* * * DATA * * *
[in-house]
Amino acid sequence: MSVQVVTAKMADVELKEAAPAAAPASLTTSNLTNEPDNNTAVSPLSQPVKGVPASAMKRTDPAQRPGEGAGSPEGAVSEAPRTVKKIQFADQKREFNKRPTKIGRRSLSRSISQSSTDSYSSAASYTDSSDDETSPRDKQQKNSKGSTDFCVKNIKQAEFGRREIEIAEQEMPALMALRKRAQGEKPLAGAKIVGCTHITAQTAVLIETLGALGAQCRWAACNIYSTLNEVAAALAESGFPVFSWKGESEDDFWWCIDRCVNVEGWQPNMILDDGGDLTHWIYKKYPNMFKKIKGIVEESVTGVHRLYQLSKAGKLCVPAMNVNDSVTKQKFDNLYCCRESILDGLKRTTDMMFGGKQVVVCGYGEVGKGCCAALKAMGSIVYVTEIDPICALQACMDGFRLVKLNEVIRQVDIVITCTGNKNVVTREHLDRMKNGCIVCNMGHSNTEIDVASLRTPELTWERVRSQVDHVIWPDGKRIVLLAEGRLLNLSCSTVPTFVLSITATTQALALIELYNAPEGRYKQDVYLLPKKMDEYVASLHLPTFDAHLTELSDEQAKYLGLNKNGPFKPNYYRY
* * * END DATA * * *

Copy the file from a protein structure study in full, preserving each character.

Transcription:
[in-house]
Amino acid sequence: MSVQVVTAKMADVELKEAAPAAAPASLTTSNLTNEPDNNTAVSPLSQPVKGVPASAMKRTDPAQRPGEGAGSPEGAVSEAPRTVKKIQFADQKREFNKRPTKIGRRSLSRSISQSSTDSYSSAASYTDSSDDETSPRDKQQKNSKGSTDFCVKNIKQAEFGRREIEIAEQEMPALMALRKRAQGEKPLAGAKIVGCTHITAQTAVLIETLGALGAQCRWAACNIYSTLNEVAAALAESGFPVFSWKGESEDDFWWCIDRCVNVEGWQPNMILDDGGDLTHWIYKKYPNMFKKIKGIVEESVTGVHRLYQLSKAGKLCVPAMNVNDSVTKQKFDNLYCCRESILDGLKRTTDMMFGGKQVVVCGYGEVGKGCCAALKAMGSIVYVTEIDPICALQACMDGFRLVKLNEVIRQVDIVITCTGNKNVVTREHLDRMKNGCIVCNMGHSNTEIDVASLRTPELTWERVRSQVDHVIWPDGKRIVLLAEGRLLNLSCSTVPTFVLSITATTQALALIELYNAPEGRYKQDVYLLPKKMDEYVASLHLPTFDAHLTELSDEQAKYLGLNKNGPFKPNYYRY